European Commission caves in to Lufthansa over its €9 billion bailout
Links on Head for Points may pay us an affiliate commission. A list of partners is here.
The saga of the Lufthansa bailout is finally over after the European Commission caved in to Lufthansa’s demands to – as near as matters – be given €9 billion with no preconditions.
You can read the full announcement on the Lufthansa website.
Lufthansa hasn’t got off entirely scot free, but near enough. It’s not clear if Ryanair is able to take the deal to the courts, as it has been threatening. It wouldn’t be surprising, as the deal is specifically designed to hit Ryanair as well as boost Lufthansa.
What are the terms of the Lufthansa bailout?
As a reminder, the Supervisory Board of Deutsche Lufthansa refused to accept the terms of the €9 billion bailout which the main board had agreed on Monday.
It’s not as if the €9 billion had to be repaid. Only €3 billion was in the form of a loan. The rest of the investment carried heavy interest payments, to encourage the airline to pay it back, but there was no obligation to do so.
The proposed structure was:
€300 million to acquire a 20% shareholding
€5.7 billion in redeemable non-voting shares, of which €4.7 billion will carry a guaranteed 4% yield, rising in stages to 9.5% by 2027
€3 billion as a three year direct loan provided by the state-run development bank KfW
What conditions had the European Commission proposed?
The deal was rejected because the Supervisory Board believed that the European Commission wanted too high a price. Lufthansa had been asked to surrender 72 slot pairs (36 daily return flights) at both Frankfurt and Munich airports which the Supervisory Board felt was too much.
Lufthansa flies 300 aircraft out of Frankfurt and Munich. The European Commission’s proposal would have meant that it would need to cut 12 aircraft. It would still have enough slots to operate 288 planes.
To me, this seems like a pretty good deal for being given €9 billion, of which €6 billion is not repayable.
Apparently not. Scare stories were put out by every branch of the airline suggesting that budget airlines might be able to gain a stronger foothold in Frankfurt and Munich and that this was clearly unacceptable …..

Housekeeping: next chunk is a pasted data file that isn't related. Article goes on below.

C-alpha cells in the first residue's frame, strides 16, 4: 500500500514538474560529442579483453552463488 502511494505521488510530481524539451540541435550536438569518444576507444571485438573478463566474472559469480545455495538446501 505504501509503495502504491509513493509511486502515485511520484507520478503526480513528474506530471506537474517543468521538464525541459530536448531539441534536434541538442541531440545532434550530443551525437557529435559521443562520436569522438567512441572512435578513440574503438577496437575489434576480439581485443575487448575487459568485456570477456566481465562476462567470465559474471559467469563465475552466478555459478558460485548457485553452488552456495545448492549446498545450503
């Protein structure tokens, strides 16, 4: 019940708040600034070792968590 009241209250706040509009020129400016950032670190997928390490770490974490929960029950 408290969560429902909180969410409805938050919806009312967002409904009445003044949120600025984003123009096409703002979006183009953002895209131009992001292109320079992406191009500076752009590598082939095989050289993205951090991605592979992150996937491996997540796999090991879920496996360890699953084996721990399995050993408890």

Despite Lufthansa having no cards to play – given that it is on the edge of insolvency – the European Commission gave in yesterday.
What is the new European Commission proposal for Lufthansa?
Lufthansa will now only need to give up 24 take-off and landing slots at both Frankfurt and Munich. This is 2/3rd fewer divestments than originally proposed.
This means that Lufthansa is giving up a grand total of 12 flights per day at each airport. Imagine how much damage it would do to British Airways if it had to give up 12 short-haul flights per day at Heathrow ……. virtually none at all.
However, giving up 12 slot pairs per day was STILL too much for Lufthansa to concede in return for €6 billion of free money and €3 billion of soft loans.
The European Commission therefore added additional clauses to soften the blow.
Only four aircraft will be allowed to operate the 12 slots
This means that the slots cannot be used for long-haul services, or even mid-range short-haul services, since this would require more aircraft. Each aircraft will need to complete three return flights per day, which realistically restricts the choice of routes to a 2-hour range from Frankfurt or Munich.
For 18 months, the slots will only be offered to airlines who do not already fly from Frankfurt or Munich
This is a cunning one. It means that Ryanair and easyJet are conveniently excluded.
If any airline does come forward, they will not have anywhere near enough capacity to build a market position to challenge Lufthansa. At best, 12 flights per day would allow a competitor to fly 3-4 daily rotations on 3-4 European routes. If the frequency was any lower, it wouldn’t attract any business passengers.
It is possible, in 18 months, that no-one has come forward and that existing carriers at Frankfurt and Munich can take the slots. However, carriers which have received Government money during coronavirus will not be allowed to request them. This leaves a small list of airlines, and if the definition of ‘substantial state recapitalization’ includes taking soft loans then easyJet and Wizz Air are excluded.
(I forgot to mention that the slots aren’t free, either. There will be an auction process with Lufthansa receiving the proceeds.)
However you look at it, it is hard to see these ‘concessions’ as anything but a joke. I can only hope that Michael O’Leary did not choke when he read about it. I’m not sure if Ryanair does still have the ability to challenge the deal or not.